Brittany Howard: Jaime (ATO) | Under the Radar Magazine Under the Radar | Music Blog for the Indie Music Magazine
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Brittany Howard



Sep 23, 2019 Brittany Howard
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In these confounding times just learning to love yourself—especially if you’re black, gay, and from Alabama—can be it’s own act of resistance. Alabama Shakes’ frontwoman Brittany Howard puts her Grammy-winning band on hiatus as she manifests this reality for Jaime, her searing and deeply personal solo debut. It is dedicated to her older sister—who passed away at 14 from a rare form of eye cancer—but the songs are about Howard. “I did this,” says Howard, “so her name would no longer bring me memories of sadness.” At a young age, Jaime taught her to write poetry, play the piano, and nurtured in her a love for music, art, and creativity.

Opener “History Repeats” is upbeat, spacey, funkadelic, but its lyrics belie her struggle delving back into painful memories: “I just don’t want to be back in this place again/I mean I done cried a little…I don’t want to do it again,” you hear through heavy vocal effects. “He Loves Me” tackles her relationship with religion and “Georgia” her sexuality. Born to a white mother and black father, race comes to the fore with “Goat Head,” as she coos over skittering beats: “Tomatoes are green/And cotton is white/My heroes are black/So why God got blue eyes?”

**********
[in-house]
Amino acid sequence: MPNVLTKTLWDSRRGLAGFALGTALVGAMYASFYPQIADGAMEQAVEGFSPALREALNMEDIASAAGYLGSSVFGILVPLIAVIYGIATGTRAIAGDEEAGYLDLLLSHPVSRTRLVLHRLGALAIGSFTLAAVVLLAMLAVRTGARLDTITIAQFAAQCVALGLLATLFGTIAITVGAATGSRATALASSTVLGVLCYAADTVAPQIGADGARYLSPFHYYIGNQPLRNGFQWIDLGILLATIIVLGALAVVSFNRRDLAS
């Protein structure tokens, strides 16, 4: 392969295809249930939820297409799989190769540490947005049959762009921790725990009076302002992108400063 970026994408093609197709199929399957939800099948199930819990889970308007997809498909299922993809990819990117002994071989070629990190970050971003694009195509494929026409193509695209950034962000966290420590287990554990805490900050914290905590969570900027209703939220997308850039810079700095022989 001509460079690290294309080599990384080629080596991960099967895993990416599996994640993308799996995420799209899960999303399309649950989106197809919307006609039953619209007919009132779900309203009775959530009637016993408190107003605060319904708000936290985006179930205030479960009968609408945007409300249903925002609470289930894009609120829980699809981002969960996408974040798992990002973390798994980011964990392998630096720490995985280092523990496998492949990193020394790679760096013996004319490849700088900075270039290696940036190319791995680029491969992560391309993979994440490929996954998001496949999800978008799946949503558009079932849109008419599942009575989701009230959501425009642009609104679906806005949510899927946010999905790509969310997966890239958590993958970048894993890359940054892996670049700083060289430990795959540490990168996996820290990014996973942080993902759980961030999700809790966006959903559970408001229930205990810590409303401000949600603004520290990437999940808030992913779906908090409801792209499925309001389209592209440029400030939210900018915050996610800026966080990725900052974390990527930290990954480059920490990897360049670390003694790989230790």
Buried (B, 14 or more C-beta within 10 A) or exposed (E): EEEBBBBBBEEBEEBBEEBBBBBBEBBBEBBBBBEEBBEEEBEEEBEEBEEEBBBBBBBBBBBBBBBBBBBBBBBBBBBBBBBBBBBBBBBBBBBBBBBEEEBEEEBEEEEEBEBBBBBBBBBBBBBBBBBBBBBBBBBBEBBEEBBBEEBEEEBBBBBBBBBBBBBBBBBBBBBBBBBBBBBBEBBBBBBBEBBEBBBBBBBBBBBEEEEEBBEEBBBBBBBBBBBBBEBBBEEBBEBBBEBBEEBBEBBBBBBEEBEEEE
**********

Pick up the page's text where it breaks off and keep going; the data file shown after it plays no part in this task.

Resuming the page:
The album cycles through various styles as Howard experiments with psychedelia, jazz forms, old gospel, neo-soul, and the spoken word format—all with stunning results. “13th Century Metal,” evolved from a jam with Robert Glasper and punctuated with the rallying crying: “I repeat we are all brothers and sisters,” is particularly insightful. But it’s the torch songs that are the most affecting, be it the quiet guitar ballad “Short and Sweet,” or the gauzy closer “Run to Me.” The latter’s Blade Runner-like synths convey an acute loneliness but with a widescreen, cinematic effect. Her aching vocals resemble a lounge room singer wallowing in one too many drinks, unable to mask their unhappiness or true desires. It echoes Purple Rain-era Prince and the rawness of Amy Winehouse, but it is Howard’s specific melancholia. It’s a mood that isn’t easy to shake off. And perhaps you need it to linger. At least till the longing subsides. (

Author rating: 7.5/10

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